This short horror story by little known author Julius Long (1907-1935) is about a man suffering from nerves. He is told to spend a long holiday somewhere quiet, and checks into a hotel in a small town. But the hotel is a little too quiet, and he is puzzled by a tall, pale man staying in another room who has some very strange ways.
English Learner Vocabulary Help
There are also three words that are in our Pre-Intermediate word list but have a meaning in the story which is different to the one most commonly used:
- We are told that the hotel is three stories high. Here the word means a group of rooms that forms one floor level of a building.
- Later the narrator complains: “If there is a friendly person in this sad little town, he has escaped my notice.” In this case the word means to fail to be remembered or noticed by someone.
- Toward the end of the story, the narrator speaks sharply as he asks the room clerk about the man in Room 202. To speak or ask about something ly means to do it in an angry or unpleasant way.
(n: assistant pl assistants) 1. A person who helps someone, especially a person whose job is to help another person to do work A magician's assistant. 2. A person whose job is to help the customers in a store. A sales/shop assistant.
(adj: assistant) Having the job of helping someone to do work. An assistant manager. 2000
(n: bellboy pl bellboys; also bellman, bellhop) A boy or man who takes hotel guests to their rooms, carries their bags, etc.
(phrasal verb: check in) 1. To report to someone when you arrive at a place (such as an airport, conference, etc.) to let them know you are there. 2. To arrive at and be given a room in a hotel, etc. 3. (informal) To talk with someone in order to report or find out new information. I'm just checking in to see how you are.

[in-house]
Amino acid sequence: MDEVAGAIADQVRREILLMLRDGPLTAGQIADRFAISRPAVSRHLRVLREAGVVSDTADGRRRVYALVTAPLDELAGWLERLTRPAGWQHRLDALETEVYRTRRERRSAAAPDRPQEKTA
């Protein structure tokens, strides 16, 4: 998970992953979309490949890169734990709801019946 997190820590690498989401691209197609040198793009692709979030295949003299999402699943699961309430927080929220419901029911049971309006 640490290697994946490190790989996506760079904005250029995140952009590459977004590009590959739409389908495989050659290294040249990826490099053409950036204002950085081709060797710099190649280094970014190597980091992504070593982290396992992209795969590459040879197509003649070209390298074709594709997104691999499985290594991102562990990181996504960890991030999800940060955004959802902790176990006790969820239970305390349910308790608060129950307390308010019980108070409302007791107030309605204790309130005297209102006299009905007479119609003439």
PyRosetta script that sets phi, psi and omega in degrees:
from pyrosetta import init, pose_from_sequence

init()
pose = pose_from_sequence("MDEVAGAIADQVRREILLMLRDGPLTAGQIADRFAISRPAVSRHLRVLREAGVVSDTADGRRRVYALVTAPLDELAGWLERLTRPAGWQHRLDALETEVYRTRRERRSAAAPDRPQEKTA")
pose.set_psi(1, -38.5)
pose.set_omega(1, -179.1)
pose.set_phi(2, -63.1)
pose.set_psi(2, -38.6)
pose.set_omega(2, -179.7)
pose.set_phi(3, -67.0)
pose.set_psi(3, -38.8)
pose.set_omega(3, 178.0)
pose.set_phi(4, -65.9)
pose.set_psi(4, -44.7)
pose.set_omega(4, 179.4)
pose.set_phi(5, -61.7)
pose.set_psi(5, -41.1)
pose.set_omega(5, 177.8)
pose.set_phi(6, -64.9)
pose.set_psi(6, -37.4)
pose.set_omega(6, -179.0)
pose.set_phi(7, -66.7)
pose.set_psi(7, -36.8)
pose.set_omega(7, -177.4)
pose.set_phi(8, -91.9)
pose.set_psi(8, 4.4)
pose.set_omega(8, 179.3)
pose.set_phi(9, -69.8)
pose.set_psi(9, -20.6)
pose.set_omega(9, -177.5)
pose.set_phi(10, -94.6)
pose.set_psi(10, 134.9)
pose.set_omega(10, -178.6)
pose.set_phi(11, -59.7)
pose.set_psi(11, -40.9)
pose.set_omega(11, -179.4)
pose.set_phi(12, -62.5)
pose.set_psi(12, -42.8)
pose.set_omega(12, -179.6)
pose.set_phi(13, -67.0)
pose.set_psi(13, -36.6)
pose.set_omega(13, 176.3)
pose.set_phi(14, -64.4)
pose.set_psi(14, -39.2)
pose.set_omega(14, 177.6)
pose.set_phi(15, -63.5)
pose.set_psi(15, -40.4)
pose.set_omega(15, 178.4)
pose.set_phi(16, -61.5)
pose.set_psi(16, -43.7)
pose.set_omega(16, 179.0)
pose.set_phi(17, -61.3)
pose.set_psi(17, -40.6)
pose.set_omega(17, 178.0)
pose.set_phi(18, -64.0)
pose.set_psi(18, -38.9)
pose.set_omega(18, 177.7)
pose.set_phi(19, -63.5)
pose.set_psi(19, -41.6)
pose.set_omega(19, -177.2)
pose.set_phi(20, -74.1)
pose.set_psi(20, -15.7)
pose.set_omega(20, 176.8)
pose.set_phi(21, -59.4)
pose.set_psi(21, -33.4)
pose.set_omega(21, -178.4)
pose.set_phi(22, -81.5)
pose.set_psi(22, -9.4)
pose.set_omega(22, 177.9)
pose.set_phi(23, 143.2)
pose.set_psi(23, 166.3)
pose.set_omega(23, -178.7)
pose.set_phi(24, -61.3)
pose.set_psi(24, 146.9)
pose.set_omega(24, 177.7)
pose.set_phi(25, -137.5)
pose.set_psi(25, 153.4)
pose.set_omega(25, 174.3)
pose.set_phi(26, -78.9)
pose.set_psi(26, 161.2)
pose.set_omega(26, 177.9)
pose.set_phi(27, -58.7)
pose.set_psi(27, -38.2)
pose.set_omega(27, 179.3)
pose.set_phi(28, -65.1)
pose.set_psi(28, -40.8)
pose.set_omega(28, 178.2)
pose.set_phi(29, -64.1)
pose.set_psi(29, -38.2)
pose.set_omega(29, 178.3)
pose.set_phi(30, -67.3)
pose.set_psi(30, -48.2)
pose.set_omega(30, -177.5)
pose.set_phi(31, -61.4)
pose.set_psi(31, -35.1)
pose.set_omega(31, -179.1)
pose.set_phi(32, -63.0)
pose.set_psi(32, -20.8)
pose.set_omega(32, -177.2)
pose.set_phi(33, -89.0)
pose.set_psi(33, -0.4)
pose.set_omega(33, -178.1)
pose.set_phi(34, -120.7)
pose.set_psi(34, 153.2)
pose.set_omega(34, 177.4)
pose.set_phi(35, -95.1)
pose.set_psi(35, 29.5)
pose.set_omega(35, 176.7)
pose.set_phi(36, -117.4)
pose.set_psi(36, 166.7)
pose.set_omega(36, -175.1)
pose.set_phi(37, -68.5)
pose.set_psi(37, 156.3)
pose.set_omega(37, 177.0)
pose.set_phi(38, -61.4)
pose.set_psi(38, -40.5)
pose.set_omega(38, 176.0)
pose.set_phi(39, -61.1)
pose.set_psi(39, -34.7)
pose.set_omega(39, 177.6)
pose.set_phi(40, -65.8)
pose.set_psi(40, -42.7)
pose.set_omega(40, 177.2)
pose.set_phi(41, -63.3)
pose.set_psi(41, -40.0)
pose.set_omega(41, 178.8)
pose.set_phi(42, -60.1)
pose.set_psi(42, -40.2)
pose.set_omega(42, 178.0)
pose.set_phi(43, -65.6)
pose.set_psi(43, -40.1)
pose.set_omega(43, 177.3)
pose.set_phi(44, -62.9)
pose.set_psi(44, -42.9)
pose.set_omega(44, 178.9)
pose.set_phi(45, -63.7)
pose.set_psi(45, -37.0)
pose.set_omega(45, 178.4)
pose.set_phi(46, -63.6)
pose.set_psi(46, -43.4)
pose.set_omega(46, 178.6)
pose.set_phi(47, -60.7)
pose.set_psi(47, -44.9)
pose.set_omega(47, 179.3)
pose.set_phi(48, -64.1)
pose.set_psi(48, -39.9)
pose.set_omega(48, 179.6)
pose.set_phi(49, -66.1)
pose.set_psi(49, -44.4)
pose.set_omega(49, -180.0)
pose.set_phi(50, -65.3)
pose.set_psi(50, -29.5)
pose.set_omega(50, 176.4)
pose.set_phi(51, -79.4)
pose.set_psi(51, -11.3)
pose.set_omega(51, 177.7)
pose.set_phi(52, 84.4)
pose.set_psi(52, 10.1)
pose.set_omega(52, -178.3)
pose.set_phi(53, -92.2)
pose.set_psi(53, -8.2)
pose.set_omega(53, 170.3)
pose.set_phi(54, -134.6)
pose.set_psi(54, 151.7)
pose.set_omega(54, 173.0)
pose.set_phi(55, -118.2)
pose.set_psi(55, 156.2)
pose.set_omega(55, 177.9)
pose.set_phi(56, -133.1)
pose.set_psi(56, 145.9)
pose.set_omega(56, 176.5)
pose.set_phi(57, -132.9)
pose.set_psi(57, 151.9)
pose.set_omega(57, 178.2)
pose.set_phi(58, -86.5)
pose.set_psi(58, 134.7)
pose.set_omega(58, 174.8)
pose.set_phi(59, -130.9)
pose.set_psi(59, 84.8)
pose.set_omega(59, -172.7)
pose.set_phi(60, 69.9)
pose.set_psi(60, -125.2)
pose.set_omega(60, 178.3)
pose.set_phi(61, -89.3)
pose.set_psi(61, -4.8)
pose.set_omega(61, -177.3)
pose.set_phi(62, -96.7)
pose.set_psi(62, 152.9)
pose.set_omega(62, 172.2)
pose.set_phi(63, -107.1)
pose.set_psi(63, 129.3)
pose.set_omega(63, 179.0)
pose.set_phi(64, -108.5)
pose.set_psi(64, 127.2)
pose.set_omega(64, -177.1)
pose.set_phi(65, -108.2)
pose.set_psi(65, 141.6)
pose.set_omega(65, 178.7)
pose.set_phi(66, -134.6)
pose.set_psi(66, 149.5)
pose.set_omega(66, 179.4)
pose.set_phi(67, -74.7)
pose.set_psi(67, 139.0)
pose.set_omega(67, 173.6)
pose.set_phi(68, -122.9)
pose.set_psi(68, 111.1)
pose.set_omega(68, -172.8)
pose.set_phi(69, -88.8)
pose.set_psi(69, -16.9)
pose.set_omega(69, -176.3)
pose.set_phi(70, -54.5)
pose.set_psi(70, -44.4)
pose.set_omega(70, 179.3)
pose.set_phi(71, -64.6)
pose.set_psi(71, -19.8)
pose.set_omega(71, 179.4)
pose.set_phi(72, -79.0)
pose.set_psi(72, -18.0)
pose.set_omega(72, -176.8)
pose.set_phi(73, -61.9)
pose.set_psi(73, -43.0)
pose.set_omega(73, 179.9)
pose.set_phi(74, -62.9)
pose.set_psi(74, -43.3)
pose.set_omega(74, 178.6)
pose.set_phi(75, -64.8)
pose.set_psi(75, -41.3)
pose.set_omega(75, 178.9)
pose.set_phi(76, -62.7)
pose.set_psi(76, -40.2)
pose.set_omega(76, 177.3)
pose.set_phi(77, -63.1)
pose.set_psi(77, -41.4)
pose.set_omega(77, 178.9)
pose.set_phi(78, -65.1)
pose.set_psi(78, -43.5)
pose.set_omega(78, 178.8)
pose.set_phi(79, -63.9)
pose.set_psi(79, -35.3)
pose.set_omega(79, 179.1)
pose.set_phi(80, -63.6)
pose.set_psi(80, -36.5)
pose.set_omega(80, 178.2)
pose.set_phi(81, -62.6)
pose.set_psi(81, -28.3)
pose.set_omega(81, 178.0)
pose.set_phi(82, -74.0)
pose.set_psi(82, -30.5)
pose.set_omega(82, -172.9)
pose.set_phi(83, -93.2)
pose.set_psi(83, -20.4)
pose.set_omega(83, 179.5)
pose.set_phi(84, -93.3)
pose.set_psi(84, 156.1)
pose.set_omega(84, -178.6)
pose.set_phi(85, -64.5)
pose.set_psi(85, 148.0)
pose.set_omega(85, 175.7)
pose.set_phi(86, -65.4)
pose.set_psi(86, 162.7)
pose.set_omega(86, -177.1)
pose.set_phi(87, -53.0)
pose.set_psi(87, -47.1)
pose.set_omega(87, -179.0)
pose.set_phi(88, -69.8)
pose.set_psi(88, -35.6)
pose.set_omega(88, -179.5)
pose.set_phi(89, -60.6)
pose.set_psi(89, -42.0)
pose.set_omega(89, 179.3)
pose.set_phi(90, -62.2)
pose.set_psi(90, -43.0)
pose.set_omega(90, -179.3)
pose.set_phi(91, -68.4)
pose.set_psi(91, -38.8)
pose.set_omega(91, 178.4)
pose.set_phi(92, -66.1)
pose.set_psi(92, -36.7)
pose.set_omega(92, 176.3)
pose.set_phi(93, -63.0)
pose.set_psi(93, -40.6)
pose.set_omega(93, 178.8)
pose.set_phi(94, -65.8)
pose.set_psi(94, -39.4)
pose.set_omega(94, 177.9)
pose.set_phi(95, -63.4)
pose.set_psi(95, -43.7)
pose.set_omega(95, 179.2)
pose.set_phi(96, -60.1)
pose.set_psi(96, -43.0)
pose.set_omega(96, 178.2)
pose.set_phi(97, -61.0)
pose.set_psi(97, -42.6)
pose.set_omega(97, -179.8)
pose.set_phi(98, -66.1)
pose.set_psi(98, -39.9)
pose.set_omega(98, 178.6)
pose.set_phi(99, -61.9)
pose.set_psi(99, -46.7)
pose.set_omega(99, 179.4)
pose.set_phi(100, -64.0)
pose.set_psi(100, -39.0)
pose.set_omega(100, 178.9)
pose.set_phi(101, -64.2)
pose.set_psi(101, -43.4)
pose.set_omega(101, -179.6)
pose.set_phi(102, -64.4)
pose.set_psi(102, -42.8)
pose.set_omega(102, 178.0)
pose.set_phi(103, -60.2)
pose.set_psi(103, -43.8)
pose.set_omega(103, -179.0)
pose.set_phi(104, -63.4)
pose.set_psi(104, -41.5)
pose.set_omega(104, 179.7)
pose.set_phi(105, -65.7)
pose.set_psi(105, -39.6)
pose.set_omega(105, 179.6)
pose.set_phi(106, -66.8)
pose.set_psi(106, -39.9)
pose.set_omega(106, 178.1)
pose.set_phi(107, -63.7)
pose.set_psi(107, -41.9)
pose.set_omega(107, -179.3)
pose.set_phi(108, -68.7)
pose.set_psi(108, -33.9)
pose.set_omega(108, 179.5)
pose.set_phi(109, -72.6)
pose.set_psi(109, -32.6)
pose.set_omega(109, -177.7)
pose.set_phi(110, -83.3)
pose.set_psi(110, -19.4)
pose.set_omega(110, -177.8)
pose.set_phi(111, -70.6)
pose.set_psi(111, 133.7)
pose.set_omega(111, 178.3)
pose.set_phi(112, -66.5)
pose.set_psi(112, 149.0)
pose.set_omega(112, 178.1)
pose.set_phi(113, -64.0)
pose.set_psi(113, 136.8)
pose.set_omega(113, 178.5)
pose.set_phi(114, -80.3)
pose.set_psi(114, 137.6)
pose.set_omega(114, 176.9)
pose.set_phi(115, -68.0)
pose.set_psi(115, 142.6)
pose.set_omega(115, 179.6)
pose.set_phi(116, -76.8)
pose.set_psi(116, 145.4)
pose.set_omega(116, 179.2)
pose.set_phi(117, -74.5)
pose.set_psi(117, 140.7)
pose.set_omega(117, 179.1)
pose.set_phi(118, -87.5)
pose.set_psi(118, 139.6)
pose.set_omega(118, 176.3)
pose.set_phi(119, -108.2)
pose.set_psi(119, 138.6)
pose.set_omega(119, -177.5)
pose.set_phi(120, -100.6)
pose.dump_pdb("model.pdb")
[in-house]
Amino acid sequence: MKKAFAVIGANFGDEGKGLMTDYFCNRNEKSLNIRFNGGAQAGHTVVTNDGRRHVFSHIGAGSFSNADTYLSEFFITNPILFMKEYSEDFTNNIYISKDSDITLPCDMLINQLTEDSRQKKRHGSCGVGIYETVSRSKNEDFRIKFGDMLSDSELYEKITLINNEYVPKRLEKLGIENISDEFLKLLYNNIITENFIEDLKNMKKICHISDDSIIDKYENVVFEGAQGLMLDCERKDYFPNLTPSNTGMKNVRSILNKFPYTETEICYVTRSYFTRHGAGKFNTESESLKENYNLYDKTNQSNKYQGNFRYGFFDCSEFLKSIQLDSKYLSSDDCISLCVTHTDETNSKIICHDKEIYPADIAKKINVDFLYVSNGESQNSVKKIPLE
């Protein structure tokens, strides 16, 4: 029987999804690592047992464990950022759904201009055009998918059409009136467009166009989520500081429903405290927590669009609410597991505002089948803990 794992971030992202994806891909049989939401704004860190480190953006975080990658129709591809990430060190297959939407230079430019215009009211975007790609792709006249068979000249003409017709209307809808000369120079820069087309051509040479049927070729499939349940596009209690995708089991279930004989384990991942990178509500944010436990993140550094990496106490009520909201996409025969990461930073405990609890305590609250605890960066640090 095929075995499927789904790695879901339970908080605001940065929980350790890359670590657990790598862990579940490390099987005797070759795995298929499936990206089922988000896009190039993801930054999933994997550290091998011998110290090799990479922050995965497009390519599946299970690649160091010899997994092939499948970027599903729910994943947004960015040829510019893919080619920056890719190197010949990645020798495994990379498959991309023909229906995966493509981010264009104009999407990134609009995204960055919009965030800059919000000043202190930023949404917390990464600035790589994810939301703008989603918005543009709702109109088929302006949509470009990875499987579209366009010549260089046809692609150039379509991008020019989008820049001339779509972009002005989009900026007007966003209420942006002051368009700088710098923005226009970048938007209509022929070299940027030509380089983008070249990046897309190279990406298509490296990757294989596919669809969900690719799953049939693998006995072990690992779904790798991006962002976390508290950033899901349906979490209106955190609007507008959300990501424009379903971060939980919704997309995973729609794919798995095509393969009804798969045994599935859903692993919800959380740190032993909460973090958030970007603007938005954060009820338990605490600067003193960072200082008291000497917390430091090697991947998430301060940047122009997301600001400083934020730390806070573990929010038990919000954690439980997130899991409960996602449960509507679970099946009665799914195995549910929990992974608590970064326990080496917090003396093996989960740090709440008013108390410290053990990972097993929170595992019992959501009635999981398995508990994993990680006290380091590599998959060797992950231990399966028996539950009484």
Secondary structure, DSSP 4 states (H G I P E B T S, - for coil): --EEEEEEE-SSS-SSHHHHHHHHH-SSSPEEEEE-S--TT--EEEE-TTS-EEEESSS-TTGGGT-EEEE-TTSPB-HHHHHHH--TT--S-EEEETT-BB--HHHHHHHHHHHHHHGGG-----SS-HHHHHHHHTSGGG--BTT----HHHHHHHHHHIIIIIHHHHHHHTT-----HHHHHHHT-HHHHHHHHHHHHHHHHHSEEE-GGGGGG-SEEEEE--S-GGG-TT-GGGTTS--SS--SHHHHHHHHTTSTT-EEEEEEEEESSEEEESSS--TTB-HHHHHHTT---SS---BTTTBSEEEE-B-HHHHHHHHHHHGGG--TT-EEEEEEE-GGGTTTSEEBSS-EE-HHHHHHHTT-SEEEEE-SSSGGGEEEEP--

(n: clerk pl clerks) A person who works at a desk whose job is to keep track of records and documents for a business or office. 2000
(v: complain, complains, complained, complaining) To say or write that you that you are unhappy or not satisfied with something or are sick, uncomfortable, etc. 2000
(n: complaint pl complaints) A statement that you are unhappy or not satisfied with something. 2000
(n: conversation pl conversations) Talk between people. 1000
(n: corridor pl corridors) A long, narrow passage inside a building with doors that lead to rooms on each side; also called a hall or hallway. 3000
(n: doubt pl doubts) A feeling of being uncertain or unsure about something. There is some doubt as to who caused the accident. 1000
(idiom: no doubt pl no doubts) Used when saying something that you think is certainly or almost certainly true. There is no doubt that he caused the accident.
(adj: exact) 1. Very careful and accurate. Please make sure it is the exact size we need. 2. Fully and completely correct or accurate. Those were his exact words.
(adv: exactly) In an exact way or manner. 1000
(n: funeral pl funerals) The ceremony held for a dead person before their body is put in the ground [buried] or burned [cremated]. 3000
(idiom: go to the devil) Used to forcefully and rudely tell someone to go away and leave you alone. She angrily told him to go to the devil.
(n: devil pl devils) The most powerful spirit of evil; The ruler of Hell; Satan. 3000
(v: graduate, graduates, graduated, graduating) To earn a degree or diploma from a school, college, or university. He graduated from college last June.
(n: graduate pl graduates) A person who has earned a degree or diploma. A college graduate.
(adj: graduate) Of or relating to a course of studies taken after earning a first degree or diploma. He is a graduate student at the university. 4000
(n: guest pl guests) 1. A visitor who stays in a hotel etc. We have accommodation for 500 guests. 2. A person that you have invited to your house or to a particular event that you are paying for. We are having guests for dinner.